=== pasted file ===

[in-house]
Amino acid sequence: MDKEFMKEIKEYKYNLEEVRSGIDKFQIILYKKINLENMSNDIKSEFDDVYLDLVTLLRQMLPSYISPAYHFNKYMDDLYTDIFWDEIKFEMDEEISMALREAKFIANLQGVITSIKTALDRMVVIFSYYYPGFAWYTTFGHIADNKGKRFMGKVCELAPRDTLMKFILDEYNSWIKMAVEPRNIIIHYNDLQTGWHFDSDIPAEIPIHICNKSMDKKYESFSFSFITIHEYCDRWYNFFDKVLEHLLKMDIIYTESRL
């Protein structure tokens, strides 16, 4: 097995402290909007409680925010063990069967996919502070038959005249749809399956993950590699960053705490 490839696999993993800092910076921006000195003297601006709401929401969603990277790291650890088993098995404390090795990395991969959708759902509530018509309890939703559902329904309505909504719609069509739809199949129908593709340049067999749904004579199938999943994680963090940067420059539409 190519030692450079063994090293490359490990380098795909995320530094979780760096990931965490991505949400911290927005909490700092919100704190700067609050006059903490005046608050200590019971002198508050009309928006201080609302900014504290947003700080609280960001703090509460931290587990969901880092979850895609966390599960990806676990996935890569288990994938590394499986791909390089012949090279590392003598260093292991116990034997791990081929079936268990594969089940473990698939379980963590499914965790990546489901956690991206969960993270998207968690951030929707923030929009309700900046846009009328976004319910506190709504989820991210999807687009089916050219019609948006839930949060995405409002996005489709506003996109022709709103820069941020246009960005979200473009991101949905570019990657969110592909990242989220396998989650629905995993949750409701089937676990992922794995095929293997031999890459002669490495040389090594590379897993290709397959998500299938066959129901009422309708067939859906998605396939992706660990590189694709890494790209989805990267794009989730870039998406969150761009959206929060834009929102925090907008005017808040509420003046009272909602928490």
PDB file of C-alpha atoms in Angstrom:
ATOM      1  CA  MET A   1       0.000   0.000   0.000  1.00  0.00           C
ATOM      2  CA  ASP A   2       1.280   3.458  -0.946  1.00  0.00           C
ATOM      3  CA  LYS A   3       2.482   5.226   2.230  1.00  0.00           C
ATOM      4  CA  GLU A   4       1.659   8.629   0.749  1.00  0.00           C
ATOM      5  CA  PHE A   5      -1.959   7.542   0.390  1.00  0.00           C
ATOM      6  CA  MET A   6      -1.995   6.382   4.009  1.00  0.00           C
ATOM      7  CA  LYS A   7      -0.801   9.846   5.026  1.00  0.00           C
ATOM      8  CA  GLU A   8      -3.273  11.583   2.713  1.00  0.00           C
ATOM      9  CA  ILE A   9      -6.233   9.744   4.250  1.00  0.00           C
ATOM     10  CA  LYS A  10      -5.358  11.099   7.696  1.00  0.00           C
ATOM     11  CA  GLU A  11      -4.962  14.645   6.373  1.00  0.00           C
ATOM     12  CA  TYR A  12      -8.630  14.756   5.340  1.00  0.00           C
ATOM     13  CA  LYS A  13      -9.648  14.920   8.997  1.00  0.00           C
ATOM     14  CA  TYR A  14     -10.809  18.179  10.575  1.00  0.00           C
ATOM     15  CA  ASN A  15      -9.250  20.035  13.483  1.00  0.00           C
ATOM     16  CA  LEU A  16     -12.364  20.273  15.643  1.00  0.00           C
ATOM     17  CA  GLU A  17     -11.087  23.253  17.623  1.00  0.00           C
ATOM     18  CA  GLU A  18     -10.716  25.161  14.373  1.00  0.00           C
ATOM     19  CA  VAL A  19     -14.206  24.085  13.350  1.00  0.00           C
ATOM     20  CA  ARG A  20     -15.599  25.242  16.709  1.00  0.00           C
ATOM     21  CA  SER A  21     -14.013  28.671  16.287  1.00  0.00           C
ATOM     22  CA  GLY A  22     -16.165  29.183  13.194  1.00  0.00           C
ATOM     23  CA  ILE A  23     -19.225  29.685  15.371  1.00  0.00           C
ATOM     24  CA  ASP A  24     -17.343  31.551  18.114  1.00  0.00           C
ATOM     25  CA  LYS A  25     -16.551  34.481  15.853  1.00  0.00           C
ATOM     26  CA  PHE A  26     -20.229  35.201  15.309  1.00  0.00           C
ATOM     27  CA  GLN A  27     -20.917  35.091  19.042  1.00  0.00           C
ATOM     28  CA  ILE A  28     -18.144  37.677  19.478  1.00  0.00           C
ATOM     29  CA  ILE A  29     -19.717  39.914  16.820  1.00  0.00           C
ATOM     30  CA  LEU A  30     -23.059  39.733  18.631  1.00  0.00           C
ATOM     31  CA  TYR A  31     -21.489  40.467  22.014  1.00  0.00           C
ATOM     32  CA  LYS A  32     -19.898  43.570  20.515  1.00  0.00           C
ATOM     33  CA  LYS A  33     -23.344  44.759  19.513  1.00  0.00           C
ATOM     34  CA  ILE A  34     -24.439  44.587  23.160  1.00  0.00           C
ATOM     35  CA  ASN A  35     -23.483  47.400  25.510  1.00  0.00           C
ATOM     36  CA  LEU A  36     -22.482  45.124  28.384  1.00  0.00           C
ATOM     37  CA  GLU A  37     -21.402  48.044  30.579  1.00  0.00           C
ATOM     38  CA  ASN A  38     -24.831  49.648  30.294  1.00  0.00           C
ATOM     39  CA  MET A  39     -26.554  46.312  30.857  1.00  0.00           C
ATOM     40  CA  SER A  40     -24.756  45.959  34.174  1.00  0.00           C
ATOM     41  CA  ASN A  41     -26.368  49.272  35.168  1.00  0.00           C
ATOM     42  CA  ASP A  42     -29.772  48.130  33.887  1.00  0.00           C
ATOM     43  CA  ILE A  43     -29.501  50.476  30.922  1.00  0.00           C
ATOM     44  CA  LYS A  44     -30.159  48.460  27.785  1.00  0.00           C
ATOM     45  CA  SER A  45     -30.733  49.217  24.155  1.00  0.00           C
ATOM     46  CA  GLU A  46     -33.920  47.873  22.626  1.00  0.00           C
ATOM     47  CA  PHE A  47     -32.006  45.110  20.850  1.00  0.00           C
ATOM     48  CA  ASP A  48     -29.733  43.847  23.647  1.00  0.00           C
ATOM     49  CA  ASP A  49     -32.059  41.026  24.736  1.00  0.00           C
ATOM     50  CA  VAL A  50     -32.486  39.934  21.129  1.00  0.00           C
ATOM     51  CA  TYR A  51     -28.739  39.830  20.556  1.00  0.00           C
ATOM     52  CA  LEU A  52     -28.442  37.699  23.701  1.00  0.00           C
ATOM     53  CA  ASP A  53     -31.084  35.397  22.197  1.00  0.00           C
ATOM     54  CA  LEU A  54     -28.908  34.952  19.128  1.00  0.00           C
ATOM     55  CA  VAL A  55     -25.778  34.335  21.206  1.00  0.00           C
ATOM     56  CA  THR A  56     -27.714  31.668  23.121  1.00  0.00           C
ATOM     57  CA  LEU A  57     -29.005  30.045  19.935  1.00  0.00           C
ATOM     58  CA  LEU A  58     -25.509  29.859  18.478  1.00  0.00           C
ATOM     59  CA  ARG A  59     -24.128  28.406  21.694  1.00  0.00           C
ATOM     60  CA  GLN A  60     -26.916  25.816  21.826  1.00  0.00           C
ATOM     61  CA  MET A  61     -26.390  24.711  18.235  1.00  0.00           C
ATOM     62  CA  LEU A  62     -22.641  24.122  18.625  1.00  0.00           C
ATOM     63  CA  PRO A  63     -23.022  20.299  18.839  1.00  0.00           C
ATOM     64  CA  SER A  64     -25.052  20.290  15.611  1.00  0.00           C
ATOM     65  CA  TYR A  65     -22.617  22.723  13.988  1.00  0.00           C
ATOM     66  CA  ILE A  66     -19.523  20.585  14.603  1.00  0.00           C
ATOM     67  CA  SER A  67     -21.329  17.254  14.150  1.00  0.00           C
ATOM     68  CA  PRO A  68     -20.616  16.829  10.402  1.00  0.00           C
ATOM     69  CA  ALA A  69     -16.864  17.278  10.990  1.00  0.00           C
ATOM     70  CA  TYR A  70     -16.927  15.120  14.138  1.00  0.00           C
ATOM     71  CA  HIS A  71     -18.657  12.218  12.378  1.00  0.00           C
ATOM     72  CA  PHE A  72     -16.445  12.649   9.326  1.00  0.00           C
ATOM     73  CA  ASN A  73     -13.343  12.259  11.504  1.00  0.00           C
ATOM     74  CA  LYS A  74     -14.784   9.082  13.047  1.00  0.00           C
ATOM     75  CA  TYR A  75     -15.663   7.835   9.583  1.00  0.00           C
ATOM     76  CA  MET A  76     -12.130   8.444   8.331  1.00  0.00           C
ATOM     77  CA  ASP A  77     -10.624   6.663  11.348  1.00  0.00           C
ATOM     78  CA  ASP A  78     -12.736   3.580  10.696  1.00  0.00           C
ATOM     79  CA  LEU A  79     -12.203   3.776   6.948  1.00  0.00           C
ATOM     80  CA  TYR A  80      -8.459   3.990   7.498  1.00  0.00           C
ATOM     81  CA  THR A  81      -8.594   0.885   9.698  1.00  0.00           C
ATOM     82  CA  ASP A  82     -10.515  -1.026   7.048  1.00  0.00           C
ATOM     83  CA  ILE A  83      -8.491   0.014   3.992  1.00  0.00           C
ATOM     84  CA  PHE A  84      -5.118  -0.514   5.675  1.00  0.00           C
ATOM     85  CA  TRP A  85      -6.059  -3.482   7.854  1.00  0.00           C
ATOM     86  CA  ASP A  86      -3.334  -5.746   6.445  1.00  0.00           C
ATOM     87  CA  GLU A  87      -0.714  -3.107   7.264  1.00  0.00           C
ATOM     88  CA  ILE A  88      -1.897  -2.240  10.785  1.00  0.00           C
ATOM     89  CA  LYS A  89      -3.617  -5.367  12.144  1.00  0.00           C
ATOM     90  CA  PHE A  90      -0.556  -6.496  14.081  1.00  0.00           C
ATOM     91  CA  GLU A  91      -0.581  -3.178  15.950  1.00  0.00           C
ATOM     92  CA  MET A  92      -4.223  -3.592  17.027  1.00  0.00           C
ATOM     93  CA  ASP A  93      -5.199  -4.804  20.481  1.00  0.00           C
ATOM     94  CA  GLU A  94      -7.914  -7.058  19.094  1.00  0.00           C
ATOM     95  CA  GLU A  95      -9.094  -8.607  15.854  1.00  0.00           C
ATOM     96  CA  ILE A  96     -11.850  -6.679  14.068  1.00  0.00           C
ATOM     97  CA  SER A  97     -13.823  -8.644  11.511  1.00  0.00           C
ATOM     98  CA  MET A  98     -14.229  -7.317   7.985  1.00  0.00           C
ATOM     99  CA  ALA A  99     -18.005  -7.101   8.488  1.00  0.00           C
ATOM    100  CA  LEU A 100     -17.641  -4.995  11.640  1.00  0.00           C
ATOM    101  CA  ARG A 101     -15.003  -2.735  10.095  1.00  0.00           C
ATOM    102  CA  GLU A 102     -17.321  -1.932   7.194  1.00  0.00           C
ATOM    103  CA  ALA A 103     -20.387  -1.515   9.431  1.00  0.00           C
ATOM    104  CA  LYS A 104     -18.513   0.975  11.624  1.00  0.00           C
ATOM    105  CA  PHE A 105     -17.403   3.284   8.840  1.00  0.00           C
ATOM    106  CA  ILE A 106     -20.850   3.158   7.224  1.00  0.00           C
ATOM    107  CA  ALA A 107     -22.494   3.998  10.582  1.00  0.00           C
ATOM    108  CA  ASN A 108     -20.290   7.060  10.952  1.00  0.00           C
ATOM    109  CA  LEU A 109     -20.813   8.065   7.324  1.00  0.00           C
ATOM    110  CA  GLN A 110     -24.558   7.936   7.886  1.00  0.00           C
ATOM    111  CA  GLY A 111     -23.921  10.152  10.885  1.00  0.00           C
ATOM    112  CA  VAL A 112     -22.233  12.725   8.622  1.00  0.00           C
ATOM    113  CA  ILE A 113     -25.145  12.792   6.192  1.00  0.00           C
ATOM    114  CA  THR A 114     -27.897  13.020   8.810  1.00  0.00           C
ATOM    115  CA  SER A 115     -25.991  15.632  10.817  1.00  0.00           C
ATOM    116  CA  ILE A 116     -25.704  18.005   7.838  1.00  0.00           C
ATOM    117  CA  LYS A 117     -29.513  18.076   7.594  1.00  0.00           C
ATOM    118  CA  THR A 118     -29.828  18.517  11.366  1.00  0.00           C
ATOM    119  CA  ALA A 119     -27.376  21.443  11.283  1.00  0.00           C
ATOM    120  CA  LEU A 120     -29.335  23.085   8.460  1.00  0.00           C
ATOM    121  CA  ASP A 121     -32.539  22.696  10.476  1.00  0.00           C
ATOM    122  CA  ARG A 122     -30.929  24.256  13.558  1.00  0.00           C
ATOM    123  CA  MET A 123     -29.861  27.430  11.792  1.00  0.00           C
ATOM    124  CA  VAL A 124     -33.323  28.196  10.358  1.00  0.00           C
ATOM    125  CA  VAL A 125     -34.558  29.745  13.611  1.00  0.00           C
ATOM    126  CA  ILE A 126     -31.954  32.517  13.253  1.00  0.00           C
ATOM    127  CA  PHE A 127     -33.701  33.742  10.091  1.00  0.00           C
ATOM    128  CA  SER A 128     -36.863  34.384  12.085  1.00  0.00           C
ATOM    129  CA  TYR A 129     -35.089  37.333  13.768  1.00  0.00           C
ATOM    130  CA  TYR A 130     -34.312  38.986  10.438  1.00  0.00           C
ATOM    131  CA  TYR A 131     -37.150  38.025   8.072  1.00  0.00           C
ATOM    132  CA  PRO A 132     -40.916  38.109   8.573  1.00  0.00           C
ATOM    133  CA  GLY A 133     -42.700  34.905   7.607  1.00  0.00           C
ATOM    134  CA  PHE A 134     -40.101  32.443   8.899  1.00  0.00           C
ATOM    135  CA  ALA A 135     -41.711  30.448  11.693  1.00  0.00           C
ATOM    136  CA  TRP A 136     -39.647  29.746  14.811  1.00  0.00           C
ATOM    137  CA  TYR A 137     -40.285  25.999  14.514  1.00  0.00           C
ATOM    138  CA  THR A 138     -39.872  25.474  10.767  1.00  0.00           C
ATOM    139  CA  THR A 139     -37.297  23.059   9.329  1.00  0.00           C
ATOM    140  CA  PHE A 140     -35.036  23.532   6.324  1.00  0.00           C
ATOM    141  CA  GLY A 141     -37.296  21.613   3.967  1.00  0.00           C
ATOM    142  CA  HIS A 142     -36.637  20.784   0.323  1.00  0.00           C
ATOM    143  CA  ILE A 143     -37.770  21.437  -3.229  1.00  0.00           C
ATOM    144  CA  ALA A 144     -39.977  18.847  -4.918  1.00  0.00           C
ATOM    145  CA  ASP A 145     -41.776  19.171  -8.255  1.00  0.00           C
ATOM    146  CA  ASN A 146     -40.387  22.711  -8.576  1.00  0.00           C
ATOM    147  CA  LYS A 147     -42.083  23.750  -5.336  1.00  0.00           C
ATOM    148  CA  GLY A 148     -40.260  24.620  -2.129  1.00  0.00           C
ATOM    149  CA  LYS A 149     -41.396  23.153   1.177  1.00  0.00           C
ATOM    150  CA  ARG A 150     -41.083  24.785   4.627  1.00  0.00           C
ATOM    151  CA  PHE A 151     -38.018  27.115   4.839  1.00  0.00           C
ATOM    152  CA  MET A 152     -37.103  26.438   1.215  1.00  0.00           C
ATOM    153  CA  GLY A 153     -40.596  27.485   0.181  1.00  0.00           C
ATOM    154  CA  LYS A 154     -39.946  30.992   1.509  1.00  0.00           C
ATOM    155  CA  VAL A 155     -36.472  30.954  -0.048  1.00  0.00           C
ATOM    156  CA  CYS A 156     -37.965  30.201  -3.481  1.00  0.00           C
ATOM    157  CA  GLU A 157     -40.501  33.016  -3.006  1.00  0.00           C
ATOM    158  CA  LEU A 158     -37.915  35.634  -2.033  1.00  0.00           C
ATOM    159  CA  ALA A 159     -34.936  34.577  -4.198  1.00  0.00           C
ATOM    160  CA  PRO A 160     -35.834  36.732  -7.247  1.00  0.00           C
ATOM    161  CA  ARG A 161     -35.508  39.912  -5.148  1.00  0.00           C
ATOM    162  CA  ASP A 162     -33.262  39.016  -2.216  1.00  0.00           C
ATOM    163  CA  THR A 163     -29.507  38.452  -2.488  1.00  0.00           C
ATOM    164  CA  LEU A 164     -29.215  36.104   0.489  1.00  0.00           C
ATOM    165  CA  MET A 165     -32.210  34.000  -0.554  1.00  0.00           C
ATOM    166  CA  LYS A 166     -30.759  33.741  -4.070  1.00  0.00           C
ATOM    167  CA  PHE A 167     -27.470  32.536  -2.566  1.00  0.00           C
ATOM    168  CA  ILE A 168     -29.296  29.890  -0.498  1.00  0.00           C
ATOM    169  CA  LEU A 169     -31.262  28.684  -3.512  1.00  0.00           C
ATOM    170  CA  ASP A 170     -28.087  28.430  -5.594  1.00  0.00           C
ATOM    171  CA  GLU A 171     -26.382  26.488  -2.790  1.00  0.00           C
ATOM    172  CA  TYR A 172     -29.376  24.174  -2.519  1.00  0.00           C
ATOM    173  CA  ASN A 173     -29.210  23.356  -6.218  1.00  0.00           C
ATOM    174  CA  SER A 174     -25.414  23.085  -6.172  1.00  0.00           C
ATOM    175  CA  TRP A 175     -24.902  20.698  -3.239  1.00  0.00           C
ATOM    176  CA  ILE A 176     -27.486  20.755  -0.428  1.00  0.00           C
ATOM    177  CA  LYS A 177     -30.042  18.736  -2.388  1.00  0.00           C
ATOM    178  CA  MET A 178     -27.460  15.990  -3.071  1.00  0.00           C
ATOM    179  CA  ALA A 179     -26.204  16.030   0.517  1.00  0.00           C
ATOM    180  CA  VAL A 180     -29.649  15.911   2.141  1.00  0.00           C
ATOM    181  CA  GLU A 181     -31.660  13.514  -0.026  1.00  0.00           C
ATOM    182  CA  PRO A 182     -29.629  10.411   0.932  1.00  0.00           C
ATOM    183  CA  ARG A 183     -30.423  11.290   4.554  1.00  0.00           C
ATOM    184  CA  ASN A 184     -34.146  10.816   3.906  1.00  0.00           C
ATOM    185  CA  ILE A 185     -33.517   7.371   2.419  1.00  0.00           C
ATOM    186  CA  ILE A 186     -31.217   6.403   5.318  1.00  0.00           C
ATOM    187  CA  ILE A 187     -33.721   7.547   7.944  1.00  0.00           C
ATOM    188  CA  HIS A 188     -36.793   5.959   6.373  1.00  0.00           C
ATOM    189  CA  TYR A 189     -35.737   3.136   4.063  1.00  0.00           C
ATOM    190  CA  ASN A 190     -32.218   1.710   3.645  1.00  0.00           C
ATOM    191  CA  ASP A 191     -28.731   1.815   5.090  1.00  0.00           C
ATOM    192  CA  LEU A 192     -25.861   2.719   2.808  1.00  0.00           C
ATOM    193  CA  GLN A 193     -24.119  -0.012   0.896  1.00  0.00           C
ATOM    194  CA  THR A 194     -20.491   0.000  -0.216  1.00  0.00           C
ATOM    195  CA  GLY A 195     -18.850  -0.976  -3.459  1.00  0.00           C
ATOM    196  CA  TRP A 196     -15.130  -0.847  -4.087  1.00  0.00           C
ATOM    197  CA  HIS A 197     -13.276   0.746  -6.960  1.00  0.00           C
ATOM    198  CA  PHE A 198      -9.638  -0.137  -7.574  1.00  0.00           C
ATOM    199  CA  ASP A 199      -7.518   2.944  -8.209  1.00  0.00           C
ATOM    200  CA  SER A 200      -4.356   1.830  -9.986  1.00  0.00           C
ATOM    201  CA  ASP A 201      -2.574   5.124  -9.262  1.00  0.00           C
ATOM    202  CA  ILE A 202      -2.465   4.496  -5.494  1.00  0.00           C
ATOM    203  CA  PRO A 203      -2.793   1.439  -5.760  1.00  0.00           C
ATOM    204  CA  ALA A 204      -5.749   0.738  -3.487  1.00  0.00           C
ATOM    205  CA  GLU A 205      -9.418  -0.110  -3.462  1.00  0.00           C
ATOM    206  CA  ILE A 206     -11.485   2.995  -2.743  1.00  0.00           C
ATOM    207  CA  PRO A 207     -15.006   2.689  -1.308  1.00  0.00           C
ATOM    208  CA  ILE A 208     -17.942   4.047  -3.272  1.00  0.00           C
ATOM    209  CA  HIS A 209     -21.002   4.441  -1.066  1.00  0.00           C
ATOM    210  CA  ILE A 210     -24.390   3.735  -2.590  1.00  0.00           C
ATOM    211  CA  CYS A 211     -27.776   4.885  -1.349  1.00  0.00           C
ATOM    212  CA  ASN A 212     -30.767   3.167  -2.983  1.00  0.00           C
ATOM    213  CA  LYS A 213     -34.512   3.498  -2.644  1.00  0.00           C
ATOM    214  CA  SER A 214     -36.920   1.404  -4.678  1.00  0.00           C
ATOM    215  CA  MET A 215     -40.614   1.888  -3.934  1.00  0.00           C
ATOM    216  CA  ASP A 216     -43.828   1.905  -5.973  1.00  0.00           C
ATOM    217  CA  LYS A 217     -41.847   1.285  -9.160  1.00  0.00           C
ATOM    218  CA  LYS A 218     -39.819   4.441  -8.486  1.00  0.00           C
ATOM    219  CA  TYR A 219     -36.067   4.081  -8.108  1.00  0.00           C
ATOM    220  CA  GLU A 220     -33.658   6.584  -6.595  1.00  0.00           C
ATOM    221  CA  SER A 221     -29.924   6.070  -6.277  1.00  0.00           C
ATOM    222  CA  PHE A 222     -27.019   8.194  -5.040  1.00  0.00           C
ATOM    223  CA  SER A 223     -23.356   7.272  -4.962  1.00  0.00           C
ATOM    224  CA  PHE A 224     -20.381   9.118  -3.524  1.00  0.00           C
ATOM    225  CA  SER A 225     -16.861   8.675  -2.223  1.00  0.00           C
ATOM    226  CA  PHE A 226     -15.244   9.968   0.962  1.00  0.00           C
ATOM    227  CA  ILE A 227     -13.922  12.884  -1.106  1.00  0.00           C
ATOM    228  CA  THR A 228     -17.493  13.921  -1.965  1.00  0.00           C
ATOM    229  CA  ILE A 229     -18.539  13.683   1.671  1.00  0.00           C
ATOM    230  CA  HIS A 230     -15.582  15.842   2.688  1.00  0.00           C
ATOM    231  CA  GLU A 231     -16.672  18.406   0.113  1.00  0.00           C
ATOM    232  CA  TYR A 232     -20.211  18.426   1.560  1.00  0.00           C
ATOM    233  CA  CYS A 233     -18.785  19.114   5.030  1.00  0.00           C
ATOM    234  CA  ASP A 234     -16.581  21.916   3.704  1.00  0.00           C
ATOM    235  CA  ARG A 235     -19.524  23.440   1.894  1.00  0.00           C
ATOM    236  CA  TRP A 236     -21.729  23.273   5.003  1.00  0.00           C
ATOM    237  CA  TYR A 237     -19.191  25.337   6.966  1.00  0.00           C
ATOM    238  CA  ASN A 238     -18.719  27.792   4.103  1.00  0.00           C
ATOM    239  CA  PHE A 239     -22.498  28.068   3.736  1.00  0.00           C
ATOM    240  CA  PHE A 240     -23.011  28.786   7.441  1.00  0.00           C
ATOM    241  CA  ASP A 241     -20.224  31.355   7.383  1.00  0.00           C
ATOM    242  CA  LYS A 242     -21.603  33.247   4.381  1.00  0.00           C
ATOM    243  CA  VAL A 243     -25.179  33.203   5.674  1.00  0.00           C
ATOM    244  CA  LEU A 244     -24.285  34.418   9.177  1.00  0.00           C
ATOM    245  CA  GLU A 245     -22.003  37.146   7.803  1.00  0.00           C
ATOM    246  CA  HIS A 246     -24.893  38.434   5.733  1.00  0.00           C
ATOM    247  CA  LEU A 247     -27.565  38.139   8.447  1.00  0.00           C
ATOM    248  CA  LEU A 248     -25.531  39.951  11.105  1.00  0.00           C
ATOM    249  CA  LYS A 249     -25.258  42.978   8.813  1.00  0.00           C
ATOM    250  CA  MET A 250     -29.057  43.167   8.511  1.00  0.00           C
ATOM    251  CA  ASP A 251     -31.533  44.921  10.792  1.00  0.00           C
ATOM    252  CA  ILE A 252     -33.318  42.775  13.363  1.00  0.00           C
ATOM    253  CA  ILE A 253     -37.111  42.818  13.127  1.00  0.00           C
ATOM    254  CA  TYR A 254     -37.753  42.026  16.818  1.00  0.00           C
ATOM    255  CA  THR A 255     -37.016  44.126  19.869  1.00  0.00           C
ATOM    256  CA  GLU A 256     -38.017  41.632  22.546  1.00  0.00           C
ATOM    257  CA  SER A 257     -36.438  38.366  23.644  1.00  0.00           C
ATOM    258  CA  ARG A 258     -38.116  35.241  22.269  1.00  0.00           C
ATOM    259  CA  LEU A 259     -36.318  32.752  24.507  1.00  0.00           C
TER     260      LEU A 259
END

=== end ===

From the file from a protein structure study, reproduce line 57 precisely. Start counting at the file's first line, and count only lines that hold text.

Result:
ATOM     53  CA  ASP A  53     -31.084  35.397  22.197  1.00  0.00           C